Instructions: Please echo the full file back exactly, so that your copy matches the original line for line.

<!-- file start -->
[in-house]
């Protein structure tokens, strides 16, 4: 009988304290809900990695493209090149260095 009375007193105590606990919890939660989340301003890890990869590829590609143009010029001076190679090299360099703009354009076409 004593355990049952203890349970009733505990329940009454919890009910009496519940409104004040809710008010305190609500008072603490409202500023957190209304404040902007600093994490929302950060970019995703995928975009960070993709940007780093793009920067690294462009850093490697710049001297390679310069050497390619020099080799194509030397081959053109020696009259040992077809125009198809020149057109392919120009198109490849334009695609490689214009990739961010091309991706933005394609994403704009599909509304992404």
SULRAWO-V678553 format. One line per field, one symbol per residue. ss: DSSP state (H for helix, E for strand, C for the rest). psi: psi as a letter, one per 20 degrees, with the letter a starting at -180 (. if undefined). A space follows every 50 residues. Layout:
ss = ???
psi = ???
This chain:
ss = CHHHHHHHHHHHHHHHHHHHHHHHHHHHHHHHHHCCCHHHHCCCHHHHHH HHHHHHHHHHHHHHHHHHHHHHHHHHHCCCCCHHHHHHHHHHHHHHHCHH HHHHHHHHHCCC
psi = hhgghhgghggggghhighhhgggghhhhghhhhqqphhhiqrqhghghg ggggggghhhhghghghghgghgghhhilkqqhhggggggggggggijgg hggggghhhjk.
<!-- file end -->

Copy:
[in-house]
């Protein structure tokens, strides 16, 4: 009988304290809900990695493209090149260095 009375007193105590606990919890939660989340301003890890990869590829590609143009010029001076190679090299360099703009354009076409 004593355990049952203890349970009733505990329940009454919890009910009496519940409104004040809710008010305190609500008072603490409202500023957190209304404040902007600093994490929302950060970019995703995928975009960070993709940007780093793009920067690294462009850093490697710049001297390679310069050497390619020099080799194509030397081959053109020696009259040992077809125009198809020149057109392919120009198109490849334009695609490689214009990739961010091309991706933005394609994403704009599909509304992404």
SULRAWO-V678553 format. One line per field, one symbol per residue. ss: DSSP state (H for helix, E for strand, C for the rest). psi: psi as a letter, one per 20 degrees, with the letter a starting at -180 (. if undefined). A space follows every 50 residues. Layout:
ss = ???
psi = ???
This chain:
ss = CHHHHHHHHHHHHHHHHHHHHHHHHHHHHHHHHHCCCHHHHCCCHHHHHH HHHHHHHHHHHHHHHHHHHHHHHHHHHCCCCCHHHHHHHHHHHHHHHCHH HHHHHHHHHCCC
psi = hhgghhgghggggghhighhhgggghhhhghhhhqqphhhiqrqhghghg ggggggghhhhghghghghgghgghhhilkqqhhggggggggggggijgg hggggghhhjk.